Android-marshmallow

In case you missed it, Google held their annual Android Nexus event today, so here’s a recap of Google’s Android 6.0 Marshmallow and Nexus event.

You can watch the Google September Event on YouTube.

Android 6.0 – Marshmallow

Today, Google announced the release of Android 6.0, Marshmallow. Features like its Now on Tap personal assistant, aka Google’s Siri competitor, and the rollout of Android Pay at the beginning of September are joined by essential improvements like supposedly longer battery life with a Doze mode, more finely-grained application permissions, fingerprint-scanner support and an in-phone app search. Google will be making Android 6 available next week, but unless you’ve got a stock Android phone, you’ll have to wait until your carrier puts it through the grinder and delivers it to you.

Nexus 5X and Nexus 6P

The LG-manufactured Nexus 5X incorporates a 2,700mAh battery. It has dual front-facing speakers, a USB Type-C port for connecting and fast charging, and a fingerprint scanner (dubbed “Nexus Imprint”) on the back. It’s has 5.2-inch display, . uses a 64-bit processor and comes in Carbon Black, Quartz White and Ice Blue.

Huawei will be manufacturing the 5.7-inch Nexus 6P with a quad-HD (2,560×1,440) resolution AMOLED screen. It’s 7.3mm thick, made of anodized aluminum with a sculpted back, and comes in Frost White, Aluminum and Graphite. It incorporates a 12.3-megapixel rear camera with a 1.55-micron-pixel-pitch Sony sensor and an 8MP selfie camera. The camera uses laser-detection autofocus and has improved processing with an automatic HDR mode in low light. The camera also gets 240fps slow motion and 4K video; in contrast, the 5X does 120fps. It shoots 30fps bursts with a best-image selection capability, and in Marshmallow, double-tapping the power button launches the camera.

You’ll be able to buy the phones in the online Google Store. Both are available for pre-order now in the US, UK, Ireland and Japan. The 5x starts at $380; the 6P, $500. They’ll both ship in late October ship, unlocked.

They come with 90-day free subscription to Google Play Music. In the US, there’s also a $50 Google Play credit. Nexus Protect adds a year to one-year manufacturer warranty, which covers mechanical breakdown and accidental damage, plus one-business-day device replacement. It costs $69.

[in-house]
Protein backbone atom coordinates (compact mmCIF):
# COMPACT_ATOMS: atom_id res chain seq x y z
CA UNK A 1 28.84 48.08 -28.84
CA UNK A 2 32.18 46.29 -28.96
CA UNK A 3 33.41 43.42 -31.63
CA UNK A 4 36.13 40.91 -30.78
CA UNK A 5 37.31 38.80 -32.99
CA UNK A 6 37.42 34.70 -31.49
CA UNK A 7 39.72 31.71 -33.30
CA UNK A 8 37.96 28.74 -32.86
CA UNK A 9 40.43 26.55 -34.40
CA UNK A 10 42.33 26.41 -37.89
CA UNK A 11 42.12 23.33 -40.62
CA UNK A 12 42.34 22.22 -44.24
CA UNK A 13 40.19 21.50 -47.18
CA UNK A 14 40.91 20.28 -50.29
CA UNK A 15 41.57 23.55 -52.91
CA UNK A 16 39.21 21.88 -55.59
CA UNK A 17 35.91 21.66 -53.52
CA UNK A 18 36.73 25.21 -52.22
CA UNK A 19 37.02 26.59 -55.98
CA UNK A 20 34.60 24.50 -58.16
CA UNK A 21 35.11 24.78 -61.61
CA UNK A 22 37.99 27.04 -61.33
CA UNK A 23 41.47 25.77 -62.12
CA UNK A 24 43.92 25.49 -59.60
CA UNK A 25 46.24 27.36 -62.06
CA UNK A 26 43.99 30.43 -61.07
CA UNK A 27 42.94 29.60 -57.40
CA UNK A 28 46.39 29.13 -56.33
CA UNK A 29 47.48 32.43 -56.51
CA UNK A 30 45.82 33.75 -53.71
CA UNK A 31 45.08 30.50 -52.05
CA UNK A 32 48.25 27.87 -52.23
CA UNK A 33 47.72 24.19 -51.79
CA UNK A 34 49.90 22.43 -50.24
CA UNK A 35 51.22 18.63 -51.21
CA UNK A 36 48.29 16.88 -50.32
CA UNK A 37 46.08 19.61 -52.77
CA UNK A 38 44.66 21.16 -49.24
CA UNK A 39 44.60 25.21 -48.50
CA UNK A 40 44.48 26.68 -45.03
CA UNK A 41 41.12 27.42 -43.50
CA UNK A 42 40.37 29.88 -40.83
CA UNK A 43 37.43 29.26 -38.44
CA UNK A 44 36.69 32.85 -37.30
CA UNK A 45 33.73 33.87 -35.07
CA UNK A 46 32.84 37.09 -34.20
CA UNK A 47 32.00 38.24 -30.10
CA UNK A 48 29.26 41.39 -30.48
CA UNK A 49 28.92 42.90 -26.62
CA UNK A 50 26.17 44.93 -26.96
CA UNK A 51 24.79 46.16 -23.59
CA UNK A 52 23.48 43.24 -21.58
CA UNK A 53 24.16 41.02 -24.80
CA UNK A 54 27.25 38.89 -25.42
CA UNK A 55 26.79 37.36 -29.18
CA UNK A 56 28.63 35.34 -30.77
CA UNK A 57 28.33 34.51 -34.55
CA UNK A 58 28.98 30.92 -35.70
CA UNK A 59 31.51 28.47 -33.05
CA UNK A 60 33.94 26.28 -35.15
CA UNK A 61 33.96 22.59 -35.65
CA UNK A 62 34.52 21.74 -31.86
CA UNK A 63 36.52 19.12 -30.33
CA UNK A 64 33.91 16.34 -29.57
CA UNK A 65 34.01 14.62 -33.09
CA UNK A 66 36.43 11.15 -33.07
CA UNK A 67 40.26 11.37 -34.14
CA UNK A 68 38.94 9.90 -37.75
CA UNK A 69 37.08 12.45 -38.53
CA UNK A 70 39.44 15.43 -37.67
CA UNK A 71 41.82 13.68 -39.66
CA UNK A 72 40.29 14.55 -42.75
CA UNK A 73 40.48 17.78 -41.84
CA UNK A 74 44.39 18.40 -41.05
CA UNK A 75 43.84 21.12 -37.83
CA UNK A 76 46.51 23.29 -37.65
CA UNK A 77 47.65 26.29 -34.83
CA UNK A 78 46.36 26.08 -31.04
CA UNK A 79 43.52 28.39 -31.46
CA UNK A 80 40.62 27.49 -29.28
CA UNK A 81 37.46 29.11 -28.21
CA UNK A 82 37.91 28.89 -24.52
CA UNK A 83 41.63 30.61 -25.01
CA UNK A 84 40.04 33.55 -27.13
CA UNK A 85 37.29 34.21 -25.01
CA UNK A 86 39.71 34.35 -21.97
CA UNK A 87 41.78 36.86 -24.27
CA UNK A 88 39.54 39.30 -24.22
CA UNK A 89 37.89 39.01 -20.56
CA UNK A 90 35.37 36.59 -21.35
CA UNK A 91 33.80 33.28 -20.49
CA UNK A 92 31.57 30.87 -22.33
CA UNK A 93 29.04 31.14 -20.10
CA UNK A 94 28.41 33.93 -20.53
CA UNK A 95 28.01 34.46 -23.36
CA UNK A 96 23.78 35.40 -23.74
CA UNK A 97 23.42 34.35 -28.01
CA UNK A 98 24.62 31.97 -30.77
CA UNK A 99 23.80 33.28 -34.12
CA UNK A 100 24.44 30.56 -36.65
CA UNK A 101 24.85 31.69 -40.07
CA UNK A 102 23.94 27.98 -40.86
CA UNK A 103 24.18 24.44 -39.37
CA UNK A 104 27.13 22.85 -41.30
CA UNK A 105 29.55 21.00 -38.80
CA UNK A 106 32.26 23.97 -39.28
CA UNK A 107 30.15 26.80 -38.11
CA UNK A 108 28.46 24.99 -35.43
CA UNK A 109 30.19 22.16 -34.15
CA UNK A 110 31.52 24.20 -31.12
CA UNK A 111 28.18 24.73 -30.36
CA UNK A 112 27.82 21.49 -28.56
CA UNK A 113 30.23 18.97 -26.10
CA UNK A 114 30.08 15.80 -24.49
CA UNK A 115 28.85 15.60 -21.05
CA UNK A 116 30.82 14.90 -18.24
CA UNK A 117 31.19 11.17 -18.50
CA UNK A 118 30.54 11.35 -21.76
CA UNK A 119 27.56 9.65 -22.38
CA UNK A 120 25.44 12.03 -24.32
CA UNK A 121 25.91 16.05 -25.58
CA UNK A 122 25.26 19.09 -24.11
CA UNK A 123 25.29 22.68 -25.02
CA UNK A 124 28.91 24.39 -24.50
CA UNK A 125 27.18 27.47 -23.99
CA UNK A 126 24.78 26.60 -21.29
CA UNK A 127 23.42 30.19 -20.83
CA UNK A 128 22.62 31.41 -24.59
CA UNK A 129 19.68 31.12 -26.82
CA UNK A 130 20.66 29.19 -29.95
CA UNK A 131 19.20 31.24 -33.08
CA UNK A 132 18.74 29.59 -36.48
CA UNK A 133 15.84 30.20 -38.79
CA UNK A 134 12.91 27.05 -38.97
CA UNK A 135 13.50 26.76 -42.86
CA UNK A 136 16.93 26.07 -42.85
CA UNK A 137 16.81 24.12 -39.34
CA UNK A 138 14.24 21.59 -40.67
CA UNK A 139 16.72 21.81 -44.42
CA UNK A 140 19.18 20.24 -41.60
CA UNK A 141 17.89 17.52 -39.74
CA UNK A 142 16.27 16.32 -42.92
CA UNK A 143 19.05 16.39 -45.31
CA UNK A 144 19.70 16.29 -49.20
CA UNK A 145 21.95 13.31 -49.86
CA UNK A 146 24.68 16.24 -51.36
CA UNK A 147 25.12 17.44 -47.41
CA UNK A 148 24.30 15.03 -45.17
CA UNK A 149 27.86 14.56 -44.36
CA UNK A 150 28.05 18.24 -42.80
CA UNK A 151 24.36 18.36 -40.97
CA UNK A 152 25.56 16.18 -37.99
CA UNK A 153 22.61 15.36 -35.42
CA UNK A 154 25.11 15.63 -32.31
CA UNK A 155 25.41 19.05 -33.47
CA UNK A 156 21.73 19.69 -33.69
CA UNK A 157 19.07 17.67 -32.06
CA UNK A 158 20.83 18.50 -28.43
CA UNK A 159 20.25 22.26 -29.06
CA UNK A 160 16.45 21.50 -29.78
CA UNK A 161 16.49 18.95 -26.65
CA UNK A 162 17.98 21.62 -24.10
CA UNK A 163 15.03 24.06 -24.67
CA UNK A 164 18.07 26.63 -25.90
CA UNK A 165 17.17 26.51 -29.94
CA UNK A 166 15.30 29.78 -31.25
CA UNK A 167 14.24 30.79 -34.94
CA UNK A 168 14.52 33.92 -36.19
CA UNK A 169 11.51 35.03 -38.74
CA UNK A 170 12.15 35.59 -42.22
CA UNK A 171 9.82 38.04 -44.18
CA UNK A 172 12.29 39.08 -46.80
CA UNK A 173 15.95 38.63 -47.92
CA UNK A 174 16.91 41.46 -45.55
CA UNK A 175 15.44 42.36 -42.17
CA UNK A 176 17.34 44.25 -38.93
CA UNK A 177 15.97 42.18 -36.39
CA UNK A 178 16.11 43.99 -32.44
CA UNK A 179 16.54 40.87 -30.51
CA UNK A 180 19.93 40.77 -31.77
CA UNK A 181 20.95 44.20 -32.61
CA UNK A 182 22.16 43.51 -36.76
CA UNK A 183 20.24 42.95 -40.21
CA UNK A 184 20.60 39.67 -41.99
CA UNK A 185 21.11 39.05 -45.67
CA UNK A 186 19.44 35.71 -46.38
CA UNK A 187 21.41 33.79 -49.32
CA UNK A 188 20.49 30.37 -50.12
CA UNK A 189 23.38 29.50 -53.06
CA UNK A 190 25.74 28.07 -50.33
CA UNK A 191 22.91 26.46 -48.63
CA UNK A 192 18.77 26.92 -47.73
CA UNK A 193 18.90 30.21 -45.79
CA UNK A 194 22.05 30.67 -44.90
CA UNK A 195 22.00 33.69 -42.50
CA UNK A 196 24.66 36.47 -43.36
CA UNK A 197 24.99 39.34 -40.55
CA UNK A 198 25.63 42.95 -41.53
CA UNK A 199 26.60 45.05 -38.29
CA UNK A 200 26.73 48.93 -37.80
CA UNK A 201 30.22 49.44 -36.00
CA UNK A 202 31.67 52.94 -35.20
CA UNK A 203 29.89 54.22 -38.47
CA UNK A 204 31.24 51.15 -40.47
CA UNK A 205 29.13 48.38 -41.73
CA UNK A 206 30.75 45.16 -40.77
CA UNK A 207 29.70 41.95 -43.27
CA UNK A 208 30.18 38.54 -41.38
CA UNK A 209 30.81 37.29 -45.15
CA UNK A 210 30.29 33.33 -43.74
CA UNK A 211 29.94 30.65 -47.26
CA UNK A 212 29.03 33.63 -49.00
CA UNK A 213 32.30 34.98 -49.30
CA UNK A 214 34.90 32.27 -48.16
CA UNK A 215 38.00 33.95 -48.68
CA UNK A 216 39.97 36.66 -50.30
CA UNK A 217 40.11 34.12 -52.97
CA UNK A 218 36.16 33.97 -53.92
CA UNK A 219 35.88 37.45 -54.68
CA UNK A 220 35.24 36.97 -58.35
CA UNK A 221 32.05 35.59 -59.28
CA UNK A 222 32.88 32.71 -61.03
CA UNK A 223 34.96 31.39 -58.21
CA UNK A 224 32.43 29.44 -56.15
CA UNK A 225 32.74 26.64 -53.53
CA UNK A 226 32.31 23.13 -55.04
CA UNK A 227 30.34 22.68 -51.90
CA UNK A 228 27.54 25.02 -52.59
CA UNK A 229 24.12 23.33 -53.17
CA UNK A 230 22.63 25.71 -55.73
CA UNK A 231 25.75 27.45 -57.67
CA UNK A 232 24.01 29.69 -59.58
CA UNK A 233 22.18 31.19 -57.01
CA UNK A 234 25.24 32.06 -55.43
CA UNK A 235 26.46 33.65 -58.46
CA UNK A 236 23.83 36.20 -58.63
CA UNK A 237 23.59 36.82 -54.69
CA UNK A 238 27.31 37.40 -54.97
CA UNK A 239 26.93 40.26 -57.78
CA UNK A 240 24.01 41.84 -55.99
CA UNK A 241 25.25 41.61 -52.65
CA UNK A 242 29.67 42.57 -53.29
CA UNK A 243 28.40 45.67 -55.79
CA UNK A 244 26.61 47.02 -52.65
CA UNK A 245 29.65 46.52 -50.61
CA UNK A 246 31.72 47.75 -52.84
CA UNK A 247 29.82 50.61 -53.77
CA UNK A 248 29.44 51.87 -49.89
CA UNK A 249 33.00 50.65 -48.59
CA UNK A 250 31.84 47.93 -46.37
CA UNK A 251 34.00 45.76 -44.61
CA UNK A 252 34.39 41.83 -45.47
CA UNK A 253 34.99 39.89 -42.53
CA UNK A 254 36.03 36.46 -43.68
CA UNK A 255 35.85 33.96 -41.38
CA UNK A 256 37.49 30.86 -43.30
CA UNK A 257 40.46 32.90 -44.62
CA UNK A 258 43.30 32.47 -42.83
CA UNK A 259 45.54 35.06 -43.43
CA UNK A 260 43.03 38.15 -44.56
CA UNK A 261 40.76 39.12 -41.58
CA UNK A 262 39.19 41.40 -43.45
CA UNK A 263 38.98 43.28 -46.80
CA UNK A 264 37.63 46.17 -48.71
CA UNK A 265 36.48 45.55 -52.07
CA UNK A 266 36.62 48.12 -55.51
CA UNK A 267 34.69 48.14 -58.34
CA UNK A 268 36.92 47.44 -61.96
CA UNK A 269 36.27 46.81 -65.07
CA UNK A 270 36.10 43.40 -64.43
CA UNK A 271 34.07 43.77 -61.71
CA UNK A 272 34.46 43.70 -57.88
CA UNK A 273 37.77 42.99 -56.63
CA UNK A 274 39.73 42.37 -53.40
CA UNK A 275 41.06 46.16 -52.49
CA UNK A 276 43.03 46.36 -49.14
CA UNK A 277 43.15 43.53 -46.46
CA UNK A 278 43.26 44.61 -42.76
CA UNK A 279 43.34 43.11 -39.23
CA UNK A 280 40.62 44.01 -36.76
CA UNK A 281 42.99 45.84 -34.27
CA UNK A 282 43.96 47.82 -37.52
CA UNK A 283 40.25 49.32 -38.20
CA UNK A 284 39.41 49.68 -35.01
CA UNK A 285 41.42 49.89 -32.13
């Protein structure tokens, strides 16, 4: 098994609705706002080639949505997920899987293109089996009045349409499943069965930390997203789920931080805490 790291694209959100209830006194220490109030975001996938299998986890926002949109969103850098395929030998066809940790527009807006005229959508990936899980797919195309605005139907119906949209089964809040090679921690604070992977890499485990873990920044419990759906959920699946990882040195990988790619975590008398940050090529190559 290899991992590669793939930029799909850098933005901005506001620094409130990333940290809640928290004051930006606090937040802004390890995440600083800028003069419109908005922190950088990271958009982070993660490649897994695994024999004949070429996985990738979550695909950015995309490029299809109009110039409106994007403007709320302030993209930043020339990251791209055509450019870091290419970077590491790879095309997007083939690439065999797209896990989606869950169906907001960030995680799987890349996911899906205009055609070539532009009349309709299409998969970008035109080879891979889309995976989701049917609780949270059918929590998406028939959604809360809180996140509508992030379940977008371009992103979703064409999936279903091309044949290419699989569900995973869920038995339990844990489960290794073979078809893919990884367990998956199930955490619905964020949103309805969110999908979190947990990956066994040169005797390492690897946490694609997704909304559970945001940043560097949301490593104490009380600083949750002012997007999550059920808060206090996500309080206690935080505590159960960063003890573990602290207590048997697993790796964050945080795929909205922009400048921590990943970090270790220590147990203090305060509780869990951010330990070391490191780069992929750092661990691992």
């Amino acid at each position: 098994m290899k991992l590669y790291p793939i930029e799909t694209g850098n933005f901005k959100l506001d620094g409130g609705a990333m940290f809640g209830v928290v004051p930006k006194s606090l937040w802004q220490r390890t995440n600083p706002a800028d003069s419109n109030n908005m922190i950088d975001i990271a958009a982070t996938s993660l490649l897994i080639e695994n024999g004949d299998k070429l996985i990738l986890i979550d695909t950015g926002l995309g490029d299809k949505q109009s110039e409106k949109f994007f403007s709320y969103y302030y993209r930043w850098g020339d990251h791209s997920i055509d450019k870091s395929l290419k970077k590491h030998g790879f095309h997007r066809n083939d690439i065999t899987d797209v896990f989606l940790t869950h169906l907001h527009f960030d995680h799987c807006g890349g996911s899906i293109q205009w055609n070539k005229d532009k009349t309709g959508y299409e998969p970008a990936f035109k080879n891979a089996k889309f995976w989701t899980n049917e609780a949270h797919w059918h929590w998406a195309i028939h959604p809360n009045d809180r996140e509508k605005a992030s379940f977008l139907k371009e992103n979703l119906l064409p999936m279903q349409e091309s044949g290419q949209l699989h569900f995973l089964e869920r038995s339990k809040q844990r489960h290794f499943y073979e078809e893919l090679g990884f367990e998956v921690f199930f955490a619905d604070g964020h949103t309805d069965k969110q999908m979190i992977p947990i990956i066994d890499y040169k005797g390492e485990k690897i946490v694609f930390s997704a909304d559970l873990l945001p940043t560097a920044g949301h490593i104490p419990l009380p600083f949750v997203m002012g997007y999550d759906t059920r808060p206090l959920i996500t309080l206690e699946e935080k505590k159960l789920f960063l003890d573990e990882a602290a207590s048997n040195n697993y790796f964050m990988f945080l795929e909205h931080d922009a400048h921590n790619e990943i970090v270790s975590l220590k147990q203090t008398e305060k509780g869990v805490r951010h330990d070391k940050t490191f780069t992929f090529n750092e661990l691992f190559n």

Both will be available on the Fi network. Project Fi is Google’s wireless service, whose secret sauce is the ability to hop between cell carriers and Wi-Fi to deliver the optimal (and cheapest) signal, all for a lower price than the typical carrier’s.

YouTube: Introducing the Nexus 5X
YouTube: Introducing the Nexus 6P

Chromecast 2.0 and Chromecast Audio

Chromecast 2.0 gets a physical redesign with an HDMI cable (for more flexibility) and colorful, small puck-shaped chassis. It levels up to casting games and photos from your phone. Google updated its wireless to dual-band (2.4GHz and 5GHz) 802.11ac Wi-Fi and three antennae for a longer reach and stronger signal.

There’s a new Chromecast app with a “What’s On” discovery feature, turning your phone or tablet into couch-potato central. It will also tell you which apps on your device support Chromecast. A device tab in the app allows multiple devices to control casting. And there’s improved, voice-capable, cross-app search. It will be available over the next few weeks.

The second-generation Chromecast will cost the same as the first-gen model, $35, and will be available starting today in 17 countries.

Google revealed Chromecast Audio. It looks similar to the other device, but comes with a 3.5mm, RCA or optical colored audio cable instead of HDMI. It works with existing Chromecast-capable apps and operates similarly to its video sibling. It streams “the highest-quality audio”, mutes notification tones and works with Android Wear. A guest mode allows friends to cast without connecting to your Wi-Fi and it can mirror any audio — including podcasts and audible books.

It will also cost $35.

Android Pixel C Tablet

Google previewed the Pixel C, a 10.2-inch Android tablet which is slighly larger than the iPad Air series. Specs include a 308 pixel-per-inch display with an Nvidia X1 quad-core processor and Nvidia Maxwell graphics processor, 3GB of working memory, and it has an optional magnetically attached keyboard (with an 18mm key pitch) that connects via Bluetooth and which charges inductively when it’s closed and attached to the tablet.

It has stereo speakers on either side as well as four microphones for far-field voice input. The Pixel C will be available by the end of the year starting at $500, plus $150 for the keyboard.